In those days, the rate of publication wasn’t anything like it is today, and so Plummer and Roland Sands and the other three wise men were able to spend not only days at Willow Springs, but even more time at SoCal’s finest dragstrips, wearing out clutches and making passes in an apparently tireless effort to name 600 numero uno – at a time when that class was hugely important. Suzuki, Honda, Yamaha and Kawasaki all still produce great 600 supersport bikes, but it’s not like it was 19 years ago.
1999 600cc Supersport Shootout
LOS ANGELES February 23, 1999
The hype has been intense: At the end of ’98, pervasive rumors claimed that Yamaha was developing a 600 supersport counterpart to their ground-breaking YZF-R1. Honda, it was said, was tooling up a fuel-injected replacement to the F3. Suzuki? Nothing new here, they just kicked butt on the race track, taking home the coveted AMA 600cc Supersport Championship in 1998 on their supposedly out-dated GSX-R600.
Meanwhile, Kawasaki redesigned the ZX-6R, melding both track performance with street-going comfort, offering a combination of light weight, comfort and performance that proved so popular in Great Britain that for the first time in years the ZX-6R outsold Honda’s CBR600F3.
Parity in the 600 class, it seems, had been achieved. Pete Rozelle wept from his luxury box in the sky. Some of the rhetoric proved to be true: Both Honda and Yamaha developed two all-new 600cc supersports: The still-carbureted but significantly refined CBR600F4 and the R1’s close cousin, Yamaha’s YZF-R6, respectively.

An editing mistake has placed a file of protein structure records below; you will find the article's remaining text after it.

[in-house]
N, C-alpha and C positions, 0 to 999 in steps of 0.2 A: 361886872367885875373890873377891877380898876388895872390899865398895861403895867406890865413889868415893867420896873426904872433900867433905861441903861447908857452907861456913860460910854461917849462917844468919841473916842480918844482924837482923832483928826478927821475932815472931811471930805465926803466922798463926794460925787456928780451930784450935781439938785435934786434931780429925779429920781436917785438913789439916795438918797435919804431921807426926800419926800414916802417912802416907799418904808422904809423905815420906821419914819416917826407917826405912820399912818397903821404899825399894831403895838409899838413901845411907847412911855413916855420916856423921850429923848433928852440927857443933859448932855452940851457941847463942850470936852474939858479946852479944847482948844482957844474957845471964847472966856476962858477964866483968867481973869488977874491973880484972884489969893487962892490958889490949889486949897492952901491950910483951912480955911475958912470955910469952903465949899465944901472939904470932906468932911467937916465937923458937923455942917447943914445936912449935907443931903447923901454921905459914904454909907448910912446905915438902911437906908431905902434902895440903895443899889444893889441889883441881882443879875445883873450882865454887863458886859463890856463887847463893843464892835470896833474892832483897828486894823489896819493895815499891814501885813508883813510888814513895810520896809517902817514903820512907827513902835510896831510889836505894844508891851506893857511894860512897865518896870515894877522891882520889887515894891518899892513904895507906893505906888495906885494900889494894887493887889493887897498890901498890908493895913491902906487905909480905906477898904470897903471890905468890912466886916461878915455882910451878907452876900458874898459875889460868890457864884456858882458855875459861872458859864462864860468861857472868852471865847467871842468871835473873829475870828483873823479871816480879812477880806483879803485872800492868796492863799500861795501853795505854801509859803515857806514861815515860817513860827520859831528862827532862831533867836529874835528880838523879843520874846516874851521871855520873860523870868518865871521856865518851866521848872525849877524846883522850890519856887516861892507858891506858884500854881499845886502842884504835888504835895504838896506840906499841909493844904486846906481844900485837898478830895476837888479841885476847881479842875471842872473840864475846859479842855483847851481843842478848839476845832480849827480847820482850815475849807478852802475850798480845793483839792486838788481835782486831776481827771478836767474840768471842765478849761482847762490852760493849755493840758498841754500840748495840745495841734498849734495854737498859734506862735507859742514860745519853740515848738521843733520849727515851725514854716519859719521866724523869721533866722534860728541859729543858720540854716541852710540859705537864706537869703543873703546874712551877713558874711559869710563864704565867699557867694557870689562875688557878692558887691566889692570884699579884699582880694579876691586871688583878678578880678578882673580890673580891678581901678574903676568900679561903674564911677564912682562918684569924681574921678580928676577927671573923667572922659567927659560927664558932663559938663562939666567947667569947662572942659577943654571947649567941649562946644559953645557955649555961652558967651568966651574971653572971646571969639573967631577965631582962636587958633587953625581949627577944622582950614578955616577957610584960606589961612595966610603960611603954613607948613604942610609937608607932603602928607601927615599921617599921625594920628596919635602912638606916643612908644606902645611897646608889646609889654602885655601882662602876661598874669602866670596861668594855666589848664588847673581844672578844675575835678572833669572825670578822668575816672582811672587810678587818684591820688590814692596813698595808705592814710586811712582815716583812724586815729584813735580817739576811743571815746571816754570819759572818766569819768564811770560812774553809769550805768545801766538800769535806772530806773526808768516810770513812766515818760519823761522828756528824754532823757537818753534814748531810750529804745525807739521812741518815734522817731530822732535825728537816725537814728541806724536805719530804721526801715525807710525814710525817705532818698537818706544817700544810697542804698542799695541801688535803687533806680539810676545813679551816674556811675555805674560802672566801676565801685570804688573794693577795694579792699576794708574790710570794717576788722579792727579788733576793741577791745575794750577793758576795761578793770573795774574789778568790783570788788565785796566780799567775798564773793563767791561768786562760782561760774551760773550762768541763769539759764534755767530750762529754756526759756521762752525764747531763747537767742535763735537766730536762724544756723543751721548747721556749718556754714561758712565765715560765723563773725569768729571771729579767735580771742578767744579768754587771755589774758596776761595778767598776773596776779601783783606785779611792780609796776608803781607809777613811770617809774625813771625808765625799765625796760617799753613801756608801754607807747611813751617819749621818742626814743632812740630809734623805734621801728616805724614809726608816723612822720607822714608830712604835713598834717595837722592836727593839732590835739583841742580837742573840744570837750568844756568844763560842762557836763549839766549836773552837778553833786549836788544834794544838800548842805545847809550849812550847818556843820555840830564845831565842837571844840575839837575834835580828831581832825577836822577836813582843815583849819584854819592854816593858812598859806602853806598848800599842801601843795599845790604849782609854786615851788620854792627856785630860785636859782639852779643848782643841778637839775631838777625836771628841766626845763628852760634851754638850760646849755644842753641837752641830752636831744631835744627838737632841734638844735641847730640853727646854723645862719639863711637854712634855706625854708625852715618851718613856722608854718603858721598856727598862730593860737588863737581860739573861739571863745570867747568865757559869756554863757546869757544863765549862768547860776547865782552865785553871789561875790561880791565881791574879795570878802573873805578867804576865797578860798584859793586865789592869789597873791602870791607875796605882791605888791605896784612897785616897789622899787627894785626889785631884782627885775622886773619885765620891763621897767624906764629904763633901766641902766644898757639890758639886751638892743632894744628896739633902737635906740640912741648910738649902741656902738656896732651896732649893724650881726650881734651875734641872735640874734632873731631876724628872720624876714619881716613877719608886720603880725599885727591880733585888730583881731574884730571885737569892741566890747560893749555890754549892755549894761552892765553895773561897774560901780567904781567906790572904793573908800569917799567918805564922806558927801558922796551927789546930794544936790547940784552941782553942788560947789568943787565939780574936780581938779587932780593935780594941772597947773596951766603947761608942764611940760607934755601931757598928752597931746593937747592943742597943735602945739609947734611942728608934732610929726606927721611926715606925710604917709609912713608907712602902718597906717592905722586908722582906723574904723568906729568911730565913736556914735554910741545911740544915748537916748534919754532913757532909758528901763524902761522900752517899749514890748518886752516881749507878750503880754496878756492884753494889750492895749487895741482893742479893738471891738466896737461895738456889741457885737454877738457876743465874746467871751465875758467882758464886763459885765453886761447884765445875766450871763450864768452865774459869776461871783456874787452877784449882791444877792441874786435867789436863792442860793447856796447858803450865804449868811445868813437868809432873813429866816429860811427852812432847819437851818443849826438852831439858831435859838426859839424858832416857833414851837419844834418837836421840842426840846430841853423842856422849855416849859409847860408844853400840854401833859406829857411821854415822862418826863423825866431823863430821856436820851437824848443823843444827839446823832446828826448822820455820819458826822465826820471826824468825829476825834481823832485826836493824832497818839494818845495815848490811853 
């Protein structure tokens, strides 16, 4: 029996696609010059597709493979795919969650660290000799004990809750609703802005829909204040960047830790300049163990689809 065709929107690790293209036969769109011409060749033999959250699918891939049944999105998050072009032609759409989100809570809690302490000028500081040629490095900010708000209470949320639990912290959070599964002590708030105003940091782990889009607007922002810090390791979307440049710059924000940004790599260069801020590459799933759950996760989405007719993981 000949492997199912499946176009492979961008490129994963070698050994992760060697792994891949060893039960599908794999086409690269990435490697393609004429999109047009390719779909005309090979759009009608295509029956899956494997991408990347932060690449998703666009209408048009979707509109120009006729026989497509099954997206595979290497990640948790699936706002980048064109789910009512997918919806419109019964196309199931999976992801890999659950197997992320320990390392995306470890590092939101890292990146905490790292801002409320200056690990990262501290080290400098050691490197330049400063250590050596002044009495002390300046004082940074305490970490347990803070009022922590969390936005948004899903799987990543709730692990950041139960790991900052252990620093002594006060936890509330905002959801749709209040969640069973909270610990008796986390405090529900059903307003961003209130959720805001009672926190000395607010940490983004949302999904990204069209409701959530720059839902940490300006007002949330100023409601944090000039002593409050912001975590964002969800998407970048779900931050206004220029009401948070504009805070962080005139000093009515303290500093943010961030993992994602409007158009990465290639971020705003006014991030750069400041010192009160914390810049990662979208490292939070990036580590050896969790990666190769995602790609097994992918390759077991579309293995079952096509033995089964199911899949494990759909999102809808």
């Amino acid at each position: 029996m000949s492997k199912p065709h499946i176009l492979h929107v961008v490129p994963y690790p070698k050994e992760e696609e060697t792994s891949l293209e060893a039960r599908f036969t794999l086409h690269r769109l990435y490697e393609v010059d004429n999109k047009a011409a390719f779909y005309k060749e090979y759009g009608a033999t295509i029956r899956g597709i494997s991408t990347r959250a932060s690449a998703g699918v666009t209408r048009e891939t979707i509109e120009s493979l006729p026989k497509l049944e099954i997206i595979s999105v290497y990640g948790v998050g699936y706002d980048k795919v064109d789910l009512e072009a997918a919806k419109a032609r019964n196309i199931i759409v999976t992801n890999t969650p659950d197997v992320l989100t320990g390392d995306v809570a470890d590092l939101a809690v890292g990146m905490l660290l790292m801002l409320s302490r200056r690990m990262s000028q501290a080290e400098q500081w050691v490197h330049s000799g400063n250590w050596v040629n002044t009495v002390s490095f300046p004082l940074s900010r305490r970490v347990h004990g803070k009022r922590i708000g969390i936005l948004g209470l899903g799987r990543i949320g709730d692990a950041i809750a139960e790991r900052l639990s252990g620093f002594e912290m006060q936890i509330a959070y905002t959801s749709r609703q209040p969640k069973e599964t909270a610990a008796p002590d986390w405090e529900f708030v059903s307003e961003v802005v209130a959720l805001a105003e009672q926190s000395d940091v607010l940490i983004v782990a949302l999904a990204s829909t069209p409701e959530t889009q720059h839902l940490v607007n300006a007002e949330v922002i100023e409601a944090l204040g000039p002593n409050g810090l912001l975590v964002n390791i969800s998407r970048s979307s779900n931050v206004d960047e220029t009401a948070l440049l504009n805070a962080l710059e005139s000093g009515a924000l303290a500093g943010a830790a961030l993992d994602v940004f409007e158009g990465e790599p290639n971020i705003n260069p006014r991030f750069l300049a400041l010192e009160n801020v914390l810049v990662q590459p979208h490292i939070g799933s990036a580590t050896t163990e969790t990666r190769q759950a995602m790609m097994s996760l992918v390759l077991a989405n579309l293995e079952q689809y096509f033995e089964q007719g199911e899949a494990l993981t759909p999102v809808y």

MO Editor Brent Plummer, AMA Pro Thunder and 250 Grand Prix Champions Paul Harrell & Roland Sands get ready to burn it up.
Managing Editor Mark Hammond and Plummer decide who will be to blame for the missing van door.
Back to the real world, early 1999 to be exact. You’ve impatiently waited for the new machines to come out, and now it’s time to plunk down some hard-earned money. So you want to know the skinny, right? Well, to aide in your quest, Motorcycle Online enlisted the help of reigning AMA Pro Thunder and 250 Grand Prix Champions Paul Harrell and Roland Sands to help us out in our 1999 600 shootout.
We chose to test the motorcycles using stock tires since many of our readers will use them until they are worn out and because changing tires can significantly change the characteristics of a motorcycle. Not that it mattered much, because the tires are very similar — the Honda, Yamaha and Suzuki are shod with DunlopD207’s street tires and the Kawasaki comes with BridgestoneBT56s. The only drawback in using stock tires was that track and drag strip times would suffer — surprisingly, we struggled more at the drag strip with the relatively slick stock tires than at the race track — otherwise using stock tires didn’t favor one bike over another. Each bike’s performance stood on factors not related to tire selection. Still, for those of you who are fit to be tied that we didn’t swap tires, flame us now.
The most anticipated bike heading into the shootout had to be Yamaha’s YZF-R6, a motorcycle seemingly designed to elicit over-the-top superlatives from the motorcycle press. We rode the CBR600F4 at the Las Vegas Speedway and came away impressed with it’s superb balance. We looked forward to putting more miles on the ZX-6R as it’d been months since we rode one. It had also been a while since we rode the GSX-R600, two years in fact, back in our 1997 test, and we were interested in seeing how it faired against the new generation 600s on the Streets of Willow Springs, at the Carlsbad Raceway Drag Strip and highways of greater Los Angeles.
Anyhow, enough of the bollocks, let’s get on with the test.